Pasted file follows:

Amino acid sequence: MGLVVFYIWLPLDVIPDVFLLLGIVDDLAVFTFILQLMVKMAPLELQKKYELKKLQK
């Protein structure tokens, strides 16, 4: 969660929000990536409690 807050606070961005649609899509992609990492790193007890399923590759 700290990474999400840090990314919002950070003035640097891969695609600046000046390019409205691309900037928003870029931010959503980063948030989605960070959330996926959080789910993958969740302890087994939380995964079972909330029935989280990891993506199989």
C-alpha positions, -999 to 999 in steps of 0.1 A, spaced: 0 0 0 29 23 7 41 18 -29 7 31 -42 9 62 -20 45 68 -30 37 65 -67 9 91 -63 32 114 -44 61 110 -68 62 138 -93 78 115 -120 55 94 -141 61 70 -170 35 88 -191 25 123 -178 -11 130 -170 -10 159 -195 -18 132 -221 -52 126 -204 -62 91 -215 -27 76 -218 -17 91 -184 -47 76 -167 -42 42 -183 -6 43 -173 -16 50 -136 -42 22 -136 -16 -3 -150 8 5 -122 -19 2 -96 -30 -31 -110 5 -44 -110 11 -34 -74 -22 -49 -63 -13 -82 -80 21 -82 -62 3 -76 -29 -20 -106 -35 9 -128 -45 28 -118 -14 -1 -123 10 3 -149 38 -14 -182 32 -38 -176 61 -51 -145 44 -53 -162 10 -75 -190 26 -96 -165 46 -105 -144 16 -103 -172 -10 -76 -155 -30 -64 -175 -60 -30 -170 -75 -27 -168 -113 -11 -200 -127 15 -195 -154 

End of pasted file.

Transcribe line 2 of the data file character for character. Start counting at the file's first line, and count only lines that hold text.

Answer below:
């Protein structure tokens, strides 16, 4: 969660929000990536409690 807050606070961005649609899509992609990492790193007890399923590759 700290990474999400840090990314919002950070003035640097891969695609600046000046390019409205691309900037928003870029931010959503980063948030989605960070959330996926959080789910993958969740302890087994939380995964079972909330029935989280990891993506199989």